Blessed are the needy of spirit, for the healing presence of God is within their grasp.
ALICE was there in our midst, another anonymous figure at a community kitchen event. I hadn’t even noticed her. Then I was called into a room with her and two other people to minister with and pray for her. Alice was experiencing something very familiar to many of us. She was despairingly fearful, bereft of hope, utterly broken of spirit, shaken by grief. Her mother had died recently, her rock, a son was being imprisoned, and her family was imploding around her. She bore these burdens alone it seemed, and though she faced suicidal ideations daily she sat awkwardly poised and unable to act, thankfully because of those very burdens of family she carried.
But, here is the point: she was remarkably receptive and spiritually amenable.
Nobody thanks God for the pain that incises the chest of the soul, leaving the heart bare, but ministers of the Word thank the Holy Spirit for His unction that manifests such eternality of opportunity. Many people are never this vulnerable, ever.
Alice was open. Situations like this create a sense of the fear of the Lord. Openness is vulnerability and vulnerable people are susceptible to exploitation, which is a failure no minister worth their calling wants to make. In that moment, we utter a prayer of protection for them as we breathe a prayer for guidance for ourselves. Courage and awareness is what we need. God supplies at our surrender to be present to serve.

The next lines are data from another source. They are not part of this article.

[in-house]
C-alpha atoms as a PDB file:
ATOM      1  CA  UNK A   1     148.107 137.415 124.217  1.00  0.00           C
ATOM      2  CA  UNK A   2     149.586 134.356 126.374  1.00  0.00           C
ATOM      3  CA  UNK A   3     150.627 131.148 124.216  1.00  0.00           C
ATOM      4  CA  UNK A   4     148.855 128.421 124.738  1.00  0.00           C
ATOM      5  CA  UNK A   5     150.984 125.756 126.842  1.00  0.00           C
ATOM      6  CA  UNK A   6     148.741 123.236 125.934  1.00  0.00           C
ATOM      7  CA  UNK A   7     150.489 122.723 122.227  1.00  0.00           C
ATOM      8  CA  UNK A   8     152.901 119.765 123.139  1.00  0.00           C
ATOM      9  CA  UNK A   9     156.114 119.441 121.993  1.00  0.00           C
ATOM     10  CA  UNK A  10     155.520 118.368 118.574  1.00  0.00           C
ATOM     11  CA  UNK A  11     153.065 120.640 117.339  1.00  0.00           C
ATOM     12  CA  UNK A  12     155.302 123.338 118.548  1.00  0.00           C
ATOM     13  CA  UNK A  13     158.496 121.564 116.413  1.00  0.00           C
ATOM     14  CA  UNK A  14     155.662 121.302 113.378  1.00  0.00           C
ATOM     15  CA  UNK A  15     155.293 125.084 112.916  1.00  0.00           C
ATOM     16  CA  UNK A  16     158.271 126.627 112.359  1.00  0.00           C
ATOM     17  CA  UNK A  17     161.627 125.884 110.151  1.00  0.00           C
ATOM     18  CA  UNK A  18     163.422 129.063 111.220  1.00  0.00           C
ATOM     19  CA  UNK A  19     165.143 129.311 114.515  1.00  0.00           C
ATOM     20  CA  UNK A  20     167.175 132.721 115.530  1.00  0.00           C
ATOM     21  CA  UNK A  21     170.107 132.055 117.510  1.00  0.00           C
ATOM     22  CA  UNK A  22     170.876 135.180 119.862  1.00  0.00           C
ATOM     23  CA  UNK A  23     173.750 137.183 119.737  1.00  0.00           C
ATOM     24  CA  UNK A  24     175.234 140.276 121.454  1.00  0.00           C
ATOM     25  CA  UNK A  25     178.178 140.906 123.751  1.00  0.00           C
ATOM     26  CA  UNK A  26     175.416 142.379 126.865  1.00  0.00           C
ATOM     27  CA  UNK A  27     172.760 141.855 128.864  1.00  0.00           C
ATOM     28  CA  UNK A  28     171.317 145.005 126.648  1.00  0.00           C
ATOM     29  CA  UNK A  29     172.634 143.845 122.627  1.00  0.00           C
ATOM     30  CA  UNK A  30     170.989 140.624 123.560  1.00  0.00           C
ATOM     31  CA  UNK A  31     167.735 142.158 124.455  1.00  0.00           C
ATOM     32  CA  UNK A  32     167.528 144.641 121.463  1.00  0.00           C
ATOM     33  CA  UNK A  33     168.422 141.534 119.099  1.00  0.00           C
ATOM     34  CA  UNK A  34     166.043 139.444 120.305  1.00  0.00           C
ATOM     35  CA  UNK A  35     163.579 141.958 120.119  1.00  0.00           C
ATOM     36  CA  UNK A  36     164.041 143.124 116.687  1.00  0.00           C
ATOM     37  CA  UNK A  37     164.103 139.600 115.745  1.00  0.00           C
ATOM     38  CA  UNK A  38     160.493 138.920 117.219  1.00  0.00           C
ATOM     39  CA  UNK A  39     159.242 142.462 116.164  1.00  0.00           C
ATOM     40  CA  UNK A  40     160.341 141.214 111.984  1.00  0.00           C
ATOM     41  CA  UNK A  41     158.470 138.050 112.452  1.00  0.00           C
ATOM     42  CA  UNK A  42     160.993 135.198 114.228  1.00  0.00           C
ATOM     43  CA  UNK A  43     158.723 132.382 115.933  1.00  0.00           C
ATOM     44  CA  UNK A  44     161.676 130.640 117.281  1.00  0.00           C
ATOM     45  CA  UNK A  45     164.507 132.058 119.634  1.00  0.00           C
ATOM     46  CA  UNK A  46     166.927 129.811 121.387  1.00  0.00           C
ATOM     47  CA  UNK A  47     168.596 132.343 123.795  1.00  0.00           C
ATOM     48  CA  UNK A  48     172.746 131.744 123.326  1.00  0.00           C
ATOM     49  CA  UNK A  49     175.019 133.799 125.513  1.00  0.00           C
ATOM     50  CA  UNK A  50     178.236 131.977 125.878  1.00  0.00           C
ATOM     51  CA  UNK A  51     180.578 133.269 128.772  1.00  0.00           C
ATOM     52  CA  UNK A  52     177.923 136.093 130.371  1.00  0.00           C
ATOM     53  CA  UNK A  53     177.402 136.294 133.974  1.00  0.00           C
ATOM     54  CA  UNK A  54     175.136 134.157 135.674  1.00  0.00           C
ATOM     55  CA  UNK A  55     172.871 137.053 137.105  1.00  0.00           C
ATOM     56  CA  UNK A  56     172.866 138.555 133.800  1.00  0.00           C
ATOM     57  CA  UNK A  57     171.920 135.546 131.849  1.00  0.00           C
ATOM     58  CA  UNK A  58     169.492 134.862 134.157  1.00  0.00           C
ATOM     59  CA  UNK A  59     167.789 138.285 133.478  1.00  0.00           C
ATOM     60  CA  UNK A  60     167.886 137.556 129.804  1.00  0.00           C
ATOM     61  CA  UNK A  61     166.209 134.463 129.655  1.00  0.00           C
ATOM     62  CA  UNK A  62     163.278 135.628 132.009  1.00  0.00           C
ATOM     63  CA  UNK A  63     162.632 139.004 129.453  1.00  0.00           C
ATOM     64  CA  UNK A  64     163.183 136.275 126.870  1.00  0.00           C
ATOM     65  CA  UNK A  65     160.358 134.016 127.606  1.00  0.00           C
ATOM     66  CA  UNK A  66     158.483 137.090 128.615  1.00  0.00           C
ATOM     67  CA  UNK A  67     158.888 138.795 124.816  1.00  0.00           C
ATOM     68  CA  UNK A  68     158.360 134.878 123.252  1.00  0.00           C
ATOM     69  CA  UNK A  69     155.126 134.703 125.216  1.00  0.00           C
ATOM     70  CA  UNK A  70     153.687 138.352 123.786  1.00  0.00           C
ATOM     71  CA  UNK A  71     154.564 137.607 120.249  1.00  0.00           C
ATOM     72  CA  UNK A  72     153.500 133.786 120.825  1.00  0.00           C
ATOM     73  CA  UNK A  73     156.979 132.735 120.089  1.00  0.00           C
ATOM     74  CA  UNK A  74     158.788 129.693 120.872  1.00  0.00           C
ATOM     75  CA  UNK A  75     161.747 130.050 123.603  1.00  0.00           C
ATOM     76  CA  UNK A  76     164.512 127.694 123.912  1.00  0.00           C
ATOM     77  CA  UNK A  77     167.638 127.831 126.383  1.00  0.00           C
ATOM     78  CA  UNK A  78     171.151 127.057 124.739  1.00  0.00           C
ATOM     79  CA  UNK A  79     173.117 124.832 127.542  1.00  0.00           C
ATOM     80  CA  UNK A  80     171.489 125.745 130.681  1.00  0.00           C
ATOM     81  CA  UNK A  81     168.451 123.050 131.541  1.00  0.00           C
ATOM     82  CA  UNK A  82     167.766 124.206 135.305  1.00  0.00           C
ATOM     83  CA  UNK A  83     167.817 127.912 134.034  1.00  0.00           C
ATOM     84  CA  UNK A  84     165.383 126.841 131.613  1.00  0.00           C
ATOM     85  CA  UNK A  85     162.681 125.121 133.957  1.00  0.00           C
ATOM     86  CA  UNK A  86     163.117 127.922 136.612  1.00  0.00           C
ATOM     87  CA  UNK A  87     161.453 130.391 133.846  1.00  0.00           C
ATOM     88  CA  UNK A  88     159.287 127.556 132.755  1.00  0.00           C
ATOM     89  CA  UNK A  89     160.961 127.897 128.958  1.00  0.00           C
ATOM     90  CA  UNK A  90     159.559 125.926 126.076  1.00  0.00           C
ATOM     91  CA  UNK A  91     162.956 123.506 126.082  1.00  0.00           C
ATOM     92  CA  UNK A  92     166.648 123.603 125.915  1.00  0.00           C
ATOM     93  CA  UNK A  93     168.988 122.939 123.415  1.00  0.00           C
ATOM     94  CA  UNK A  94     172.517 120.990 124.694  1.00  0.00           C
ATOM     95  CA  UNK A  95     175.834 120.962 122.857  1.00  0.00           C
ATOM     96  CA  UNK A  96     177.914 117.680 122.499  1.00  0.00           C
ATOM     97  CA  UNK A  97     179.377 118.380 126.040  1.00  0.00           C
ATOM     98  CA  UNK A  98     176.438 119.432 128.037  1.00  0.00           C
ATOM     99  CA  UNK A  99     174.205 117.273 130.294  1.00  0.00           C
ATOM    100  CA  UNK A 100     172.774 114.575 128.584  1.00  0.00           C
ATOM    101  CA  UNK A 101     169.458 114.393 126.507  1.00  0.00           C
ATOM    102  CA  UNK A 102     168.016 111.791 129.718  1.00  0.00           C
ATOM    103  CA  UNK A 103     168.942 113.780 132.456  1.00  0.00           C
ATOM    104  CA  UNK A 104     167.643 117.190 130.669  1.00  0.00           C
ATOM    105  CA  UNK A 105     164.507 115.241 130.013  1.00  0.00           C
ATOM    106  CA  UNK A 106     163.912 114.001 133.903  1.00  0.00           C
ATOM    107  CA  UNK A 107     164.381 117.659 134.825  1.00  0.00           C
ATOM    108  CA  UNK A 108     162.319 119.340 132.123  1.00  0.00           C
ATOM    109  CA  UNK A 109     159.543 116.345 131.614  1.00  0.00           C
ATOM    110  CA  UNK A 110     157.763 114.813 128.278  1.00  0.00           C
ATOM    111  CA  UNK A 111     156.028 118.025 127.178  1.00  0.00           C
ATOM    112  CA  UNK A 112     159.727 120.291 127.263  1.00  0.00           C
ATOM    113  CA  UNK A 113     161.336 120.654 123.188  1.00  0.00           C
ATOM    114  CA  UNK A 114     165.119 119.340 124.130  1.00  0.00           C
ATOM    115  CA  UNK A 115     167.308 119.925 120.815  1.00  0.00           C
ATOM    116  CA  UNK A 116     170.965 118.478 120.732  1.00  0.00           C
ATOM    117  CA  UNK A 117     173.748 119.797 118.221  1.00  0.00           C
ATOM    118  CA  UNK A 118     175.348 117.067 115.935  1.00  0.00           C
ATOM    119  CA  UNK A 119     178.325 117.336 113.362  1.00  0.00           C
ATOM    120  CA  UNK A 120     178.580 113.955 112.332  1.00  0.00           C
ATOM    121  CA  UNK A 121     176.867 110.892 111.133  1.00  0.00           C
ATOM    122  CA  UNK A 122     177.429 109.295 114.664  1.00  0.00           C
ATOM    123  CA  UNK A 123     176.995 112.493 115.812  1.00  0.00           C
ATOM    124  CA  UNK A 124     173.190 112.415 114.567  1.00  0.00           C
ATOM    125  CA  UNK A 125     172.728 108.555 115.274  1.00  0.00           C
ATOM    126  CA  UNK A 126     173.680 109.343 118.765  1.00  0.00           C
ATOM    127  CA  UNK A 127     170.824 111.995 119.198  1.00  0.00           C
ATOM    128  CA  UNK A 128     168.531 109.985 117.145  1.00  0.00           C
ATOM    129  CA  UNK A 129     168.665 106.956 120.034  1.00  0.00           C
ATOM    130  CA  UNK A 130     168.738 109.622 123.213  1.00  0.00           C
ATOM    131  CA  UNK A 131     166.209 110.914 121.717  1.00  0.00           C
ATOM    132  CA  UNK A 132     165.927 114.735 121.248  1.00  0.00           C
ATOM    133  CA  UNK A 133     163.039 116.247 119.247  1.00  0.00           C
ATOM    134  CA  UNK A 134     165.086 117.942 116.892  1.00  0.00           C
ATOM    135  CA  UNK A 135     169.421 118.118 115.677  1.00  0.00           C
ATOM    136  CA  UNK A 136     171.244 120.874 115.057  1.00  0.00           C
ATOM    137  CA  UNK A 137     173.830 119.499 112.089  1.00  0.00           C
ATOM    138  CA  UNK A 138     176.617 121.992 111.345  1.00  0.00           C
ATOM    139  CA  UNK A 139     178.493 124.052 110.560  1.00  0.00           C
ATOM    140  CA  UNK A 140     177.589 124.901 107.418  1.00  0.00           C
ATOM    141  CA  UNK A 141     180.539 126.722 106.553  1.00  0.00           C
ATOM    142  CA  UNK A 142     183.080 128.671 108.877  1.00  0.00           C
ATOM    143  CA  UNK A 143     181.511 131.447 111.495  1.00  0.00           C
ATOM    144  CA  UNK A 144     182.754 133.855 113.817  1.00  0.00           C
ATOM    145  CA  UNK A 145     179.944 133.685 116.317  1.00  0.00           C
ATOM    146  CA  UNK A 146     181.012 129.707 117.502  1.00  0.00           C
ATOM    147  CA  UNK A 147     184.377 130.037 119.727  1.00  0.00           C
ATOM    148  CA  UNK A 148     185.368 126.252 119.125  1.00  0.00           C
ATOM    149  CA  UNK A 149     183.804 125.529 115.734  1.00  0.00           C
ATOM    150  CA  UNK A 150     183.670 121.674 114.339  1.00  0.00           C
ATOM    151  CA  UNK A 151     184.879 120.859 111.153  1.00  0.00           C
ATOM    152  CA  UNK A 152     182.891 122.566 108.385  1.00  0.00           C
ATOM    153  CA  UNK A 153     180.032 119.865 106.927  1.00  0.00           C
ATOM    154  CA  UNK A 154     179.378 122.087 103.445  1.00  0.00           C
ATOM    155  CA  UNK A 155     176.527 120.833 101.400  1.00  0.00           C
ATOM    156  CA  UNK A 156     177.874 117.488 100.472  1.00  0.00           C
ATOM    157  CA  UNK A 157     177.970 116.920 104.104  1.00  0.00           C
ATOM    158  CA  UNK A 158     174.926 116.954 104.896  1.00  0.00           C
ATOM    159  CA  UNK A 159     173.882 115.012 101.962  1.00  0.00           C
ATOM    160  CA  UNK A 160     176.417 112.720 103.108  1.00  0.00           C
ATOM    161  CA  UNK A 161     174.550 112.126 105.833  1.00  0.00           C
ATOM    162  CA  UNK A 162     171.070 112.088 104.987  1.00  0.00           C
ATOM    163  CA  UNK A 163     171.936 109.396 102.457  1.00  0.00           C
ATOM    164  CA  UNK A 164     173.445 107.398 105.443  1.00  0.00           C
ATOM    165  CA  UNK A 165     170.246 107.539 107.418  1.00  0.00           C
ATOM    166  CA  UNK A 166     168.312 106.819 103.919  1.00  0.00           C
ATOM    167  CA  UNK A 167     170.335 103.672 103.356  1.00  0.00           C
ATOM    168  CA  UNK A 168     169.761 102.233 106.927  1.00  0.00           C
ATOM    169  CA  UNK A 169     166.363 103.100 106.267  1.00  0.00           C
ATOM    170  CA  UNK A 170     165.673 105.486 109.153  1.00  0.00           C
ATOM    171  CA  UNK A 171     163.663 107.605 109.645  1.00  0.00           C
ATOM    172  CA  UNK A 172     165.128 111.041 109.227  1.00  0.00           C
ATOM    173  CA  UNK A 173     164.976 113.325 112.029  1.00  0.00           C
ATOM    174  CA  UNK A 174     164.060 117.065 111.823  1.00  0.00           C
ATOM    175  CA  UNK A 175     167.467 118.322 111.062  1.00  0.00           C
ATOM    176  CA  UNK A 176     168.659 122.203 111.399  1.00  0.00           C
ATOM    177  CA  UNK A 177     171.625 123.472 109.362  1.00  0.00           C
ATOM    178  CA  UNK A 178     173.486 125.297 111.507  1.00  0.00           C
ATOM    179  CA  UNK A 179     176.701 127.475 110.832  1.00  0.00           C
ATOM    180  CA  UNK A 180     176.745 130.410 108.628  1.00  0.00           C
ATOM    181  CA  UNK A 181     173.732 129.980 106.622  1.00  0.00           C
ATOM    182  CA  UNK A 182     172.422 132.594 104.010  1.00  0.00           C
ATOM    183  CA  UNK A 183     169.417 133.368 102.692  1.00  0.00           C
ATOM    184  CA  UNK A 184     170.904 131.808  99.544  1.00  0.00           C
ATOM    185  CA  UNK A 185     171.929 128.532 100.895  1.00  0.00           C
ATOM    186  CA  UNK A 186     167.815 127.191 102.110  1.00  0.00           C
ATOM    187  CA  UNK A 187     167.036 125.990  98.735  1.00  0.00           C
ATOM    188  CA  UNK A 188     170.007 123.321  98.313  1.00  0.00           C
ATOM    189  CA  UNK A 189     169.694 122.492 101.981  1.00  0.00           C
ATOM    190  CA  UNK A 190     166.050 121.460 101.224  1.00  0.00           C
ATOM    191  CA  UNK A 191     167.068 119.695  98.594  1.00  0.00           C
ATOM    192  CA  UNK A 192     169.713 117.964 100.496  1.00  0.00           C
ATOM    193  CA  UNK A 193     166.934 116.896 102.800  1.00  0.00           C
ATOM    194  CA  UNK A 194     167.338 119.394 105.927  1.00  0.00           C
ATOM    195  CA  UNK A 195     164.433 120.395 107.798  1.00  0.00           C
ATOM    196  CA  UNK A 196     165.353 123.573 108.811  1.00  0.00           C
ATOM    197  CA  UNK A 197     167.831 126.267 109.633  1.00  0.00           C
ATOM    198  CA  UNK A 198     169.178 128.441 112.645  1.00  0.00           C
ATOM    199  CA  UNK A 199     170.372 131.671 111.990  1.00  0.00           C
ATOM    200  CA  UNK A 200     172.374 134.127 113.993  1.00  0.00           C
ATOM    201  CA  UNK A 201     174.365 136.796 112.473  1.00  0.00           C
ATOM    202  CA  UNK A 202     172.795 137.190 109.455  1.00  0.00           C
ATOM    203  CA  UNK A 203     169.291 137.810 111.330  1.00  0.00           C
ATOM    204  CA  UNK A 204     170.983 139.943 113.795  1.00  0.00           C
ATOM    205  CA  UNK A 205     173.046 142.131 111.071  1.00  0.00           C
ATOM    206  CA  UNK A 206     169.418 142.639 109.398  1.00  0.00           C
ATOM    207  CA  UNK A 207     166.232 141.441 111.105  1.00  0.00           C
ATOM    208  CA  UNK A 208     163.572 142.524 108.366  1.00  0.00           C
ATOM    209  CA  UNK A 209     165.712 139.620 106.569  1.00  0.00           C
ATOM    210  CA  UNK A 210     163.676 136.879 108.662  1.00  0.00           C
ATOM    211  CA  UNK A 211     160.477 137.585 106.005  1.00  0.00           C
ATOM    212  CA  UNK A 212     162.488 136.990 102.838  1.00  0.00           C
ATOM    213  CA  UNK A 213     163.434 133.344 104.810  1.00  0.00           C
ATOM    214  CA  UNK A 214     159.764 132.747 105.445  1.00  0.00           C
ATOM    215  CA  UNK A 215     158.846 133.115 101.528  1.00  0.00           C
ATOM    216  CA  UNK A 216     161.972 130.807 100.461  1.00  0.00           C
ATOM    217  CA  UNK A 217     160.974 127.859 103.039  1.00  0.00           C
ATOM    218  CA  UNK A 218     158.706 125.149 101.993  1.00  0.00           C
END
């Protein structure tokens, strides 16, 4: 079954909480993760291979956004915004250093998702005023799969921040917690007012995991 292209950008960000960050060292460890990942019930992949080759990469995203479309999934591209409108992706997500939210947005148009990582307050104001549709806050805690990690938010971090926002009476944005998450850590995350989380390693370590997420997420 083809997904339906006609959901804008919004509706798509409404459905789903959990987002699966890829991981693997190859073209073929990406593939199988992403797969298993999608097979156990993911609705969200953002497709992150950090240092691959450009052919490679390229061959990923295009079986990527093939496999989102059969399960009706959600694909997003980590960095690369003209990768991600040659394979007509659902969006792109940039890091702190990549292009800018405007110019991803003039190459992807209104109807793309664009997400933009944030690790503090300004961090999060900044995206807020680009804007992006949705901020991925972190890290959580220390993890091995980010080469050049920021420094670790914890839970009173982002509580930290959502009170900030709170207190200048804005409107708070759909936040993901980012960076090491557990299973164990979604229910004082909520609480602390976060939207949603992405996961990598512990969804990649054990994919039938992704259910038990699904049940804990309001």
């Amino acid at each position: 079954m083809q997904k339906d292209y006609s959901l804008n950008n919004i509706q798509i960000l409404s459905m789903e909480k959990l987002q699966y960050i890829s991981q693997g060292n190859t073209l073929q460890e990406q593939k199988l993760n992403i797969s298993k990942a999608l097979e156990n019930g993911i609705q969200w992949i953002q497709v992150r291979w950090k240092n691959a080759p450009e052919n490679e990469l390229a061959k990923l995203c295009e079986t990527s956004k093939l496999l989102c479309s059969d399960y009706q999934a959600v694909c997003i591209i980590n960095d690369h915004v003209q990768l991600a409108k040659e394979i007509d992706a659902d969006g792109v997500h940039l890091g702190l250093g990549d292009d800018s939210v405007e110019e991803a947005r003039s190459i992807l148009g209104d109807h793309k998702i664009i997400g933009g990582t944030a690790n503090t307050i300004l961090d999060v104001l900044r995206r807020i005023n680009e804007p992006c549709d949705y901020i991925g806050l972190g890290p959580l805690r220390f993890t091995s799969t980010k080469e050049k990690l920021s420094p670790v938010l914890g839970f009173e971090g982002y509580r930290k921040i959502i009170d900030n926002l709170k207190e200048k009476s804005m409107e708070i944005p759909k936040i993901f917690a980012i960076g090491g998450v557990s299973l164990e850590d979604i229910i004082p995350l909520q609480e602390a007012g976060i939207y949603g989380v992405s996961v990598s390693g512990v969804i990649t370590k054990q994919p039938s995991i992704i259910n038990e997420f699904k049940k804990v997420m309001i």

As she shared, she wept. The moment, as we might imagine, was palpable. God is at work in moments where the emotions overflow between strangers. As she wept, I allowed my emotions to match hers. We listened and waited on her. It was obvious her surrender was perfectly anointed because she had nothing left of her own ego to fight. We prayed and counselled her, and when she had regained her poise we tended to her practical needs.
Then she left. For weeks following, as the Lord brought her to mind, I’d pray for Alice.
God showed me something through our interaction with Alice. It coalesces with the quote:
“The gospel is not simply about meeting people’s needs. The gospel is a critique of our needs, an attempt to give us needs worth having.”
— William Willimon
The needs worth having are those desires that are so purified of vision that they see just one source for fulfilment: Jesus. I believe Alice, as we encountered her, exemplified something of a craving that sought Jesus knowing only Jesus could satisfy. Her neediness was a pure kind, unlike the kind of human neediness that craves impure things or pure things through impure means or through poor self-control.
Where there is a genuine spiritual neediness, human neediness becomes redundant.
*Alice is not her real name.
*Some details in Alice’s story have been altered to protect her privacy, but there is no exaggeration.